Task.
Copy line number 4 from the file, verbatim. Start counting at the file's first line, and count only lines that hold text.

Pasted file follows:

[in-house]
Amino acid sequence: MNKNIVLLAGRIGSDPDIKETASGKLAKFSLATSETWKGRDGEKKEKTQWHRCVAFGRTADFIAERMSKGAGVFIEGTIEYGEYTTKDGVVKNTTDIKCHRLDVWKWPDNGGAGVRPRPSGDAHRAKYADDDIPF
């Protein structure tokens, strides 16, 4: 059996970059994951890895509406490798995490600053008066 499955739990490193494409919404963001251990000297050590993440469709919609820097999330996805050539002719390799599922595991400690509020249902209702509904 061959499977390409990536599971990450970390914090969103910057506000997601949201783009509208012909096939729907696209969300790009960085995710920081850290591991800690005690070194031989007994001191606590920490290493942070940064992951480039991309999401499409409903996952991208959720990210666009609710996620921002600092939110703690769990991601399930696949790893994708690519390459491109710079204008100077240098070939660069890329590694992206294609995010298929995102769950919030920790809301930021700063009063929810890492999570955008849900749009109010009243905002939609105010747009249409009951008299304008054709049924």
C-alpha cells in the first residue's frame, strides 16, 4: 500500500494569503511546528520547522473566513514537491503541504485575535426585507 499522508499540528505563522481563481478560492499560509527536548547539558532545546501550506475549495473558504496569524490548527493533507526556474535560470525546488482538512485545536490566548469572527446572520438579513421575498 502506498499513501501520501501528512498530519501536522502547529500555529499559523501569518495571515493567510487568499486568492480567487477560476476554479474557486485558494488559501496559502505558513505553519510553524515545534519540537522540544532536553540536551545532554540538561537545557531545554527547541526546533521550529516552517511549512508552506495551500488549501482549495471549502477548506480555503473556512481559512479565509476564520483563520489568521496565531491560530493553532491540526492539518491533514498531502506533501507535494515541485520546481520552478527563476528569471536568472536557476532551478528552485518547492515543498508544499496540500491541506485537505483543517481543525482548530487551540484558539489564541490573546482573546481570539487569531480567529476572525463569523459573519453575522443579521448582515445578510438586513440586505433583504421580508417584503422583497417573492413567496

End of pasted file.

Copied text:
C-alpha cells in the first residue's frame, strides 16, 4: 500500500494569503511546528520547522473566513514537491503541504485575535426585507 499522508499540528505563522481563481478560492499560509527536548547539558532545546501550506475549495473558504496569524490548527493533507526556474535560470525546488482538512485545536490566548469572527446572520438579513421575498 502506498499513501501520501501528512498530519501536522502547529500555529499559523501569518495571515493567510487568499486568492480567487477560476476554479474557486485558494488559501496559502505558513505553519510553524515545534519540537522540544532536553540536551545532554540538561537545557531545554527547541526546533521550529516552517511549512508552506495551500488549501482549495471549502477548506480555503473556512481559512479565509476564520483563520489568521496565531491560530493553532491540526492539518491533514498531502506533501507535494515541485520546481520552478527563476528569471536568472536557476532551478528552485518547492515543498508544499496540500491541506485537505483543517481543525482548530487551540484558539489564541490573546482573546481570539487569531480567529476572525463569523459573519453575522443579521448582515445578510438586513440586505433583504421580508417584503422583497417573492413567496